When a mother has a newborn, that mother will automatically have all of the legal parental rights and responsibilities of a mother who was married. These include the right to physical custody and the responsibility to support the child financially and emotionally.
Statistics by the Centers for Disease Control and Prevention (CDC) that 39.2 percent of children are born to unmarried mothers. As this becomes more and more common, it is important for parents to understand who gets custody of a child if they were not married.
You might be aware that parents who are divorcing must decide how they will share custody of minor children as part of their legal case. However, how do parents divide custody if they were never married and have no need to file a divorce case?
It can be more complicated for an unmarried father, however, as he is not automatically assumed to be the father of the child. Instead, legal paternity must be established if the father wishes to have parental rights, such as custody. Paternity can be established voluntarily with minimal paperwork, as long as both parents agree.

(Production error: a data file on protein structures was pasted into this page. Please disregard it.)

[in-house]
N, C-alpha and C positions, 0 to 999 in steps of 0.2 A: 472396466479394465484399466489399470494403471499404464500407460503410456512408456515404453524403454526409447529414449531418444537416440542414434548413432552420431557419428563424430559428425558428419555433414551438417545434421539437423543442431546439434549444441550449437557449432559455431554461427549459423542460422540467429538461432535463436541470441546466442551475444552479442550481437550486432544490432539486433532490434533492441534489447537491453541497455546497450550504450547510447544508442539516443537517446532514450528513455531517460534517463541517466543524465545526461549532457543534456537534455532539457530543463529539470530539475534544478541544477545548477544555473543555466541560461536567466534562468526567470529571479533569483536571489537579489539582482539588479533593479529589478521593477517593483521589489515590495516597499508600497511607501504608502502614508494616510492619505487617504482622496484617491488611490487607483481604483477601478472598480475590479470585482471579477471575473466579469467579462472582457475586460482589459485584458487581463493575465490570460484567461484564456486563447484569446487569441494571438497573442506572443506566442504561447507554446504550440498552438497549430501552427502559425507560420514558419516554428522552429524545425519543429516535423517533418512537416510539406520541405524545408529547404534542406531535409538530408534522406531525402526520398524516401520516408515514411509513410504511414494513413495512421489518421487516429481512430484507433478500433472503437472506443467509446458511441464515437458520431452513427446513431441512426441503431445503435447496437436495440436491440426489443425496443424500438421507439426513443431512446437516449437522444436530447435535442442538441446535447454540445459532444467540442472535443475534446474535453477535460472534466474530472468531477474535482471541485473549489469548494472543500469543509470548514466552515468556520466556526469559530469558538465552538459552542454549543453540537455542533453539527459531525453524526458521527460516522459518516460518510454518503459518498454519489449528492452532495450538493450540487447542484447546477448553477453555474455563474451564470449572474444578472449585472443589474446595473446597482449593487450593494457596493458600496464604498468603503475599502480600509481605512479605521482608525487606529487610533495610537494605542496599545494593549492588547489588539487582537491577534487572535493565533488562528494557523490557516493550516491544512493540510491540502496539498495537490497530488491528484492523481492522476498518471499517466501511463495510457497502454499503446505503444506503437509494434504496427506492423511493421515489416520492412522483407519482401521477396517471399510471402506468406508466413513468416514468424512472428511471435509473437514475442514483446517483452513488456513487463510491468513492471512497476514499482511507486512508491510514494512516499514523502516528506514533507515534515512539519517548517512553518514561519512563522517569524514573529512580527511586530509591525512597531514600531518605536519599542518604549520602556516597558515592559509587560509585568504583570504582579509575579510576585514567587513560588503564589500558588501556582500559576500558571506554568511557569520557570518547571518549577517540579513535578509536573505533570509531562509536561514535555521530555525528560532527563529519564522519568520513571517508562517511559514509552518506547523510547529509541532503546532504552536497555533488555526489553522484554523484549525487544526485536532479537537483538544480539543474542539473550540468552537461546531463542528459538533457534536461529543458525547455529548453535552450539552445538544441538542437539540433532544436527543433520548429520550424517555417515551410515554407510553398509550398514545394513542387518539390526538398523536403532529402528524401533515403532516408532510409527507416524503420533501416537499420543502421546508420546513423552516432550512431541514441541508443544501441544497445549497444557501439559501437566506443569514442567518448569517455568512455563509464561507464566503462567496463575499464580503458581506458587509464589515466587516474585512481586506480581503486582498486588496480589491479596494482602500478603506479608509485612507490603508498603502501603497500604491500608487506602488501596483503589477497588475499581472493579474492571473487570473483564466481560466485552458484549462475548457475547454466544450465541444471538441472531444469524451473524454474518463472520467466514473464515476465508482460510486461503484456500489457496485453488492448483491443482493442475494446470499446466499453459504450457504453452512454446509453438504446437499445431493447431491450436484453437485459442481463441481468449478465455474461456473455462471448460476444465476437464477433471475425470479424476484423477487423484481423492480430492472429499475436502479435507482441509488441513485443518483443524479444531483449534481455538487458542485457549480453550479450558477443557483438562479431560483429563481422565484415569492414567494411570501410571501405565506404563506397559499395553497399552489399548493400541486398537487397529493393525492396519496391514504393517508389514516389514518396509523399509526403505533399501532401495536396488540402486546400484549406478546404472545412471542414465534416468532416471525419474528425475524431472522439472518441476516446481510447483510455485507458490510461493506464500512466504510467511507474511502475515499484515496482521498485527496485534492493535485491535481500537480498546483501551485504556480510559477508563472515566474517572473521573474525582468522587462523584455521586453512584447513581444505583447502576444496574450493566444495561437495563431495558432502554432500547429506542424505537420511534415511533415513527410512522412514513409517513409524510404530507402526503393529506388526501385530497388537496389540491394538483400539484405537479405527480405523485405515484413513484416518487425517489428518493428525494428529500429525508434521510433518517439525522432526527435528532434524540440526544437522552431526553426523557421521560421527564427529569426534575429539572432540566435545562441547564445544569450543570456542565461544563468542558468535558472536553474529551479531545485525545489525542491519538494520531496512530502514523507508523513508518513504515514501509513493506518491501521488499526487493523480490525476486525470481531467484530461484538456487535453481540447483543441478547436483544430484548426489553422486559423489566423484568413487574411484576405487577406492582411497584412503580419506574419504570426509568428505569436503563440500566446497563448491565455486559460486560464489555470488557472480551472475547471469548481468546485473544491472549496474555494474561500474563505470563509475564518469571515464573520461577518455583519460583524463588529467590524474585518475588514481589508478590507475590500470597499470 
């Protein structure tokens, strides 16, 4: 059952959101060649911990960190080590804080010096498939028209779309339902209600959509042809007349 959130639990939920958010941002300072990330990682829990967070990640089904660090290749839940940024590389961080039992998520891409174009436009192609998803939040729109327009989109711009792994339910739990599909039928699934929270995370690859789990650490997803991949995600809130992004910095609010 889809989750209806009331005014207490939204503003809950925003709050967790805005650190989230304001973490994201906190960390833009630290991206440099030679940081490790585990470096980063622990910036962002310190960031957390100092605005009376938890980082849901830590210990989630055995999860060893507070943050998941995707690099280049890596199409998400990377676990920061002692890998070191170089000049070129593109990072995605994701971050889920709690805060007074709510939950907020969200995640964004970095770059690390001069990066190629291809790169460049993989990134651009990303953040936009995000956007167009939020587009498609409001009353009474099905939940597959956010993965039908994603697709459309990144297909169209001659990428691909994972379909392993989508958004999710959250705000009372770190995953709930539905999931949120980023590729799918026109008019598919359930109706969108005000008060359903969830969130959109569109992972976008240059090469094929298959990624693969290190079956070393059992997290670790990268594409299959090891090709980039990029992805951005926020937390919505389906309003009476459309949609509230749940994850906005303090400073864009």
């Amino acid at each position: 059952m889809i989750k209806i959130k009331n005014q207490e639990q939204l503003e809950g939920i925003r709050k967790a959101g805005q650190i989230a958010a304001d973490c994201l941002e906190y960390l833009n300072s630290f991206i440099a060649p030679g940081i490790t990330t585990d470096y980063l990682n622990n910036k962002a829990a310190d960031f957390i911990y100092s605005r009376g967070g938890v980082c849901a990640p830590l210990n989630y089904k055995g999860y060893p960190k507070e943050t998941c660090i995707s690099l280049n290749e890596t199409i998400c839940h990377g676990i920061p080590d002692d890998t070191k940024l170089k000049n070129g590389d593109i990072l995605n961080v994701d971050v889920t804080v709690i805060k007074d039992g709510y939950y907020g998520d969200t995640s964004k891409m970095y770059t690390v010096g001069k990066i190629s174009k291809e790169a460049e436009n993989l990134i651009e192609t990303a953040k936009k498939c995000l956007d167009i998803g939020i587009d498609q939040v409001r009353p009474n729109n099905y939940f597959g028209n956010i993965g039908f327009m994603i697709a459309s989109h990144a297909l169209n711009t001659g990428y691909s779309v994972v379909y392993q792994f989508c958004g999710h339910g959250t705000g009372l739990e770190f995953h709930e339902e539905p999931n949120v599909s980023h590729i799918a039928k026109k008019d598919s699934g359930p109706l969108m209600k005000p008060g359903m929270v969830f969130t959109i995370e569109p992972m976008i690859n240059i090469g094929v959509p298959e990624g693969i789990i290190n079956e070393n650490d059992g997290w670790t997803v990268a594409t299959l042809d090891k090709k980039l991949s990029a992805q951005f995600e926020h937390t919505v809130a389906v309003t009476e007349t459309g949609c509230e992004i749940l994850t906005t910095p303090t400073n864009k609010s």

On the other hand, if one parent challenges who is the father of the child, it might be necessary to file a paternity case in family court. Either the mother or father can bring or challenge a paternity petition. The judge will likely order a DNA test and will issue a paternity order – or not – accordingly.
If no legal action is taken by an unmarried father to establish legal paternity, a mother will get default custody rights. This means she will have full rights to have the child live with her, travel with her, and for her make major and day-to-day decisions for the child. However, if paternity is established – voluntarily or by court order – the father can request custody rights, as well.
There are different types of custody, including:
Parents have the opportunity to decide how to share custody. They can engage in informal negotiations with their attorneys or participate in mediation. If they reach an agreement, the court will review the agreement and can approve it. If parents cannot agree, the court will decide how they will share custody based on what is in the best interests of the child.
Whether you need to establish paternity or resolve child custody, it is important to have the right Annapolis child custody lawyer on your side. The Law Office of Patrick Crawford represents both divorcing and unmarried parents in custody cases, so please do not hesitate to call (410) 216-7905 or contact us online for more information.